Other than the tenor saxophone, the bassoon is perhaps the only instrument of its register that receives much solo exposure. Renowned for its unique timbre and a range that stretches up into the high treble, it has a tremendous repertoire in all forms, from chamber music to full-scale orchestra concertos. And with Matthias Rácz hitting our shores this fortnight, Hong Kong is about to get a taste of just how special the instrument really is.
Rácz, from Germany, is not just a virtuoso of the bassoon but a prodigy of it in every sense of the word. He started learning the instrument at the age of 12 and within three years he was playing in a full orchestra. In 2000, when he was 20, the young talent placed third at the International Woodwind Competition. Since then he has divided his time between teaching and performing. In 2003, he was invited by maestro Seiji Ozawa to teach at his Music Academy Opera Project in Japan.
Currently a professor in Zurich, Rácz performs when he can and fortunately, he has time to talk with us about his instrument, his double reeds and his stop in Hong Kong.
Do you have a personal connection with Mozart’s Bassoon Concerto?
I played this concerto for the first time as soloist when I was 15 years old with the renowned Cologne Chamber Orchestra. It was my first solo concert and it received a TV recording that is broadcast even to this day. From the beginning, I was very deeply connected to this piece and, to this day, I still discover new things and secrets in it, though of course I’ve played it very often in the meantime. For me, it’s certainly one of the richest pieces in the entire bassoon repertoire.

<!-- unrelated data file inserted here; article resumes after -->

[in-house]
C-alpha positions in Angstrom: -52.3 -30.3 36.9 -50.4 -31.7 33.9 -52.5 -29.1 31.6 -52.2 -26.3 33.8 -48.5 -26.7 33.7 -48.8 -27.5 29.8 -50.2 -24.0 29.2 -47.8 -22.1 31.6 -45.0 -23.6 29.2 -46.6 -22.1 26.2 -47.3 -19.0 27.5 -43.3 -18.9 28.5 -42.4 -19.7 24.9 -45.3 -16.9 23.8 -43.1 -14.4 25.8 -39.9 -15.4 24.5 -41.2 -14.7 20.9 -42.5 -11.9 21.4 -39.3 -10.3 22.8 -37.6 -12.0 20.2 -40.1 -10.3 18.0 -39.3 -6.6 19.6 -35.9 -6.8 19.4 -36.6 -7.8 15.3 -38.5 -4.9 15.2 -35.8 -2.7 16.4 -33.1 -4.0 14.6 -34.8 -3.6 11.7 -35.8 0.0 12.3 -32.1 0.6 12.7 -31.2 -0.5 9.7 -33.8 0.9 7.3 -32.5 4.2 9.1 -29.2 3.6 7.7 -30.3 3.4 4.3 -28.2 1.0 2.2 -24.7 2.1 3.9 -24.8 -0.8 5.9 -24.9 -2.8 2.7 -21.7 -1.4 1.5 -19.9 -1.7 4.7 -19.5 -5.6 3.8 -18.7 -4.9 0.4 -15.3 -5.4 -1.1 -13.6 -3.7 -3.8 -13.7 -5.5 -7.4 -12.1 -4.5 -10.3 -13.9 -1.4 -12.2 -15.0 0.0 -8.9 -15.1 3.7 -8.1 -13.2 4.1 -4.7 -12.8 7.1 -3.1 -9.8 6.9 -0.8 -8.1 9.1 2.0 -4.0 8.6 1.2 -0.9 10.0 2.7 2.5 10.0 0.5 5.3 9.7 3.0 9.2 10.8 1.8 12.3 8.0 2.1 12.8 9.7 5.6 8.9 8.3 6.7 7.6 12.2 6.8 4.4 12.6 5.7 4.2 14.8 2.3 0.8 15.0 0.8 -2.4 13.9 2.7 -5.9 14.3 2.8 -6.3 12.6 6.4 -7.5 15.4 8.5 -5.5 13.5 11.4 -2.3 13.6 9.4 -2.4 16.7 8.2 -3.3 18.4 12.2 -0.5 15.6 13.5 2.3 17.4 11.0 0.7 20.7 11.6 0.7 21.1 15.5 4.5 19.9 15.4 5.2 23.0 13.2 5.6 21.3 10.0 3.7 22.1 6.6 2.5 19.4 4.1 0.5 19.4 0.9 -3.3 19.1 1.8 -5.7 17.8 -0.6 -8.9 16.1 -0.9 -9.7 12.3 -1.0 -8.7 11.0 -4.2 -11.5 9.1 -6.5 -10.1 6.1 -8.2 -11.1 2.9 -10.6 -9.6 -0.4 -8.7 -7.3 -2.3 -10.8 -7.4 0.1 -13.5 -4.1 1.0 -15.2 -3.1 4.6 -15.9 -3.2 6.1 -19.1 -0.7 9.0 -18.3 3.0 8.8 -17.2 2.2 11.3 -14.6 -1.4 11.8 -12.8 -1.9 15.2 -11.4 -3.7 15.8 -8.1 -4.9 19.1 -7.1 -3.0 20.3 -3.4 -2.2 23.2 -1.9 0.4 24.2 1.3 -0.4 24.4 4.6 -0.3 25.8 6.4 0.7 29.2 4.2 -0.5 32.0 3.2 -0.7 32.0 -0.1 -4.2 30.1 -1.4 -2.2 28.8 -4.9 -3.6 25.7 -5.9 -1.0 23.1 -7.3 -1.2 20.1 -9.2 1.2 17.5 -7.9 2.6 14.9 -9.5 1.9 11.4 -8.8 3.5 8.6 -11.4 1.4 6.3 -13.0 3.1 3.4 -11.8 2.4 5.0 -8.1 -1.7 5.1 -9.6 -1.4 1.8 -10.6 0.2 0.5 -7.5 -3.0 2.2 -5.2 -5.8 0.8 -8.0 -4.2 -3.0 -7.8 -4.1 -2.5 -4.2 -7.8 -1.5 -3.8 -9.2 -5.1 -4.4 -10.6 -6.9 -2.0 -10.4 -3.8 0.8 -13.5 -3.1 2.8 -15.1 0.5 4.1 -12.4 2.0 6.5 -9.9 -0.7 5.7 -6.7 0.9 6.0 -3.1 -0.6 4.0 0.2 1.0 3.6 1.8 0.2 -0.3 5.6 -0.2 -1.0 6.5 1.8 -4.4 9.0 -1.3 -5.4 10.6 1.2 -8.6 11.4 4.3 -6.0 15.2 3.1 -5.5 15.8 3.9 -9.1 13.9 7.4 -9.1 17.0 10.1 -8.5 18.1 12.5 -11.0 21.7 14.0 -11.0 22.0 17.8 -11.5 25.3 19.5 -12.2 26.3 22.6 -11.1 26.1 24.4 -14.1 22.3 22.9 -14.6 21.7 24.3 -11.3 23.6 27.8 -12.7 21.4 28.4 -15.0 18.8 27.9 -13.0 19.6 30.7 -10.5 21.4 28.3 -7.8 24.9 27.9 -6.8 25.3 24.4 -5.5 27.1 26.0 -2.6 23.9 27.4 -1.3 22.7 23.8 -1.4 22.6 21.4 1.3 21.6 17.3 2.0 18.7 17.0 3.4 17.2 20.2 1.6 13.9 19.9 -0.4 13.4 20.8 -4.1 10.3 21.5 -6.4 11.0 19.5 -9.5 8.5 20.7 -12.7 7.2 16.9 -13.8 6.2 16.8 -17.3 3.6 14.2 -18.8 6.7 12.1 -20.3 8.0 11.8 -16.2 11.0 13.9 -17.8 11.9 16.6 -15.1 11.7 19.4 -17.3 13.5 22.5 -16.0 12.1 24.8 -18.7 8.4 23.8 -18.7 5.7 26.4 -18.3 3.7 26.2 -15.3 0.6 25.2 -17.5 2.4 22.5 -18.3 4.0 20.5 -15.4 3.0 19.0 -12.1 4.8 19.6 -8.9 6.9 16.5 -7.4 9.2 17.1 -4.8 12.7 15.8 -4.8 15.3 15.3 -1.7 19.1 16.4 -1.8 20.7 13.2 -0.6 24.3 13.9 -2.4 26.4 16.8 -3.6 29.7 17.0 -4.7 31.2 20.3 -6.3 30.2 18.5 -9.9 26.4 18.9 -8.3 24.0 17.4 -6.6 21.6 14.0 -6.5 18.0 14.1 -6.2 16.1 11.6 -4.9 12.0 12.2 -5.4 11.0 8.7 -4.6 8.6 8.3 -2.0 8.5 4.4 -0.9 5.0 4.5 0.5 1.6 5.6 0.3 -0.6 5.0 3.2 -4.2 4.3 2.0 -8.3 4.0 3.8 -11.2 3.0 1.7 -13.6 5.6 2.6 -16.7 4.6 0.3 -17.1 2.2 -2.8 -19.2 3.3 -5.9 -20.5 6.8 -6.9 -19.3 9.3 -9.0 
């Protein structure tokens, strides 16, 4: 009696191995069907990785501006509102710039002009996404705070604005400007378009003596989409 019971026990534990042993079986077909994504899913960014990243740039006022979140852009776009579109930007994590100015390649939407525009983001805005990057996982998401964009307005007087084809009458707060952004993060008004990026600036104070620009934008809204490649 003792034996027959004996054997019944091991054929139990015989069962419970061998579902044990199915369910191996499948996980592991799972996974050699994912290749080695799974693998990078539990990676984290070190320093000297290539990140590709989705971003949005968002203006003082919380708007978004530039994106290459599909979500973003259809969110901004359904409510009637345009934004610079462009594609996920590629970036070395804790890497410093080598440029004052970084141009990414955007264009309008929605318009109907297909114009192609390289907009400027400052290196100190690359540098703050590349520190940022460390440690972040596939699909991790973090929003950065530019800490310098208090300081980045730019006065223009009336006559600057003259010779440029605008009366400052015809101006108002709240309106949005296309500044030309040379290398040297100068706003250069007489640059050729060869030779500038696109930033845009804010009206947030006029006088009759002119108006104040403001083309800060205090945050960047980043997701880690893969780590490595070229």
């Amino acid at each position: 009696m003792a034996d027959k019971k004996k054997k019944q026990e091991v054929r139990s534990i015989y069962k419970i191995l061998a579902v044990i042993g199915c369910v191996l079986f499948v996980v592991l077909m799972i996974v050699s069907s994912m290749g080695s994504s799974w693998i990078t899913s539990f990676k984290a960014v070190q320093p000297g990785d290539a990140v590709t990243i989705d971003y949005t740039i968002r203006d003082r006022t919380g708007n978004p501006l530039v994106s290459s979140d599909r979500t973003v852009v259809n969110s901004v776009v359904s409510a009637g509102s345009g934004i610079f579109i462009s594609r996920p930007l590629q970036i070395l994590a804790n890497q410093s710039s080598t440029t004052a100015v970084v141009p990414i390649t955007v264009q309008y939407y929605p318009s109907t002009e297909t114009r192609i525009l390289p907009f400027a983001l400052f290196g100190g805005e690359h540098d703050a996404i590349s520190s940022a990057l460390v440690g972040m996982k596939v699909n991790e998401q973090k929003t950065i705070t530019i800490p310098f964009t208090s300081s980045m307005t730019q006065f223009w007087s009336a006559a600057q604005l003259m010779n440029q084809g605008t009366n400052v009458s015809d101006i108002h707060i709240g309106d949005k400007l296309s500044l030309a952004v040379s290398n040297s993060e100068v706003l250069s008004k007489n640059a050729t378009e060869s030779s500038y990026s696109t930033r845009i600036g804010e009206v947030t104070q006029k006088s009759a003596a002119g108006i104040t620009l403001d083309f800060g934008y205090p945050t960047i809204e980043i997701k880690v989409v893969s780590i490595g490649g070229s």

Why did you choose to play the bassoon, specifically?
The bassoon was simply part of my destiny. I was 12 when a music teacher gave it to me – and I started to play it without thinking about a future as a professional musician. I liked it from the beginning and playing it somehow felt very close to my personal way of being. The bassoon is very close to the human voice and I think this is what I liked most about it. Famous as the clown of the orchestra, the bassoon is actually very rich in colours and characters. It’s an extremely expressive instrument with so many sensations, full of intensity and numerous facets.
Mozart’s Bassoon Concerto is one of the popular pieces in the instrument’s repertory. Do you ever tire of performing it?
Never! I know every concert could be my last one because of the secrets of life and destiny. So I see every concert as a gift and try to enjoy it as if it might be my last one.
Do you prefer performing solo, with a small ensemble or in a big orchestra?
I could never tell you any preference. Each way to perform has its own intensity in a different way and I think all the different ways of performing are challenging, no matter if as a soloist, as a chamber musician or as a member of an orchestra.
Do you make your own reeds?
All bassoonists know this question will never go away. Let’s keep it short: don’t be a slave to your reed. Meaning don’t think and don’t talk about it too much.
Have you ever visited Hong Kong before?
This is my first time visiting the city. I have friends from Hong Kong but my schedule never allowed me to go until now. I’m very excited about being able to get a personal impression of the interesting culture and to achieve new impressions for my life and future.
You might also like
- Interview: Sylvain Blassel on Franz Liszt and playing the harp
- Interview: Jaap Van Zweden on Wagner and and the Ring Cycle
- Interview: Steven Isserlis on period instruments and obscure material
- Interview: The Choir of Trinity College's Stephen Layton on two diverse programmes
- The Hong Kong International Piano Competition returns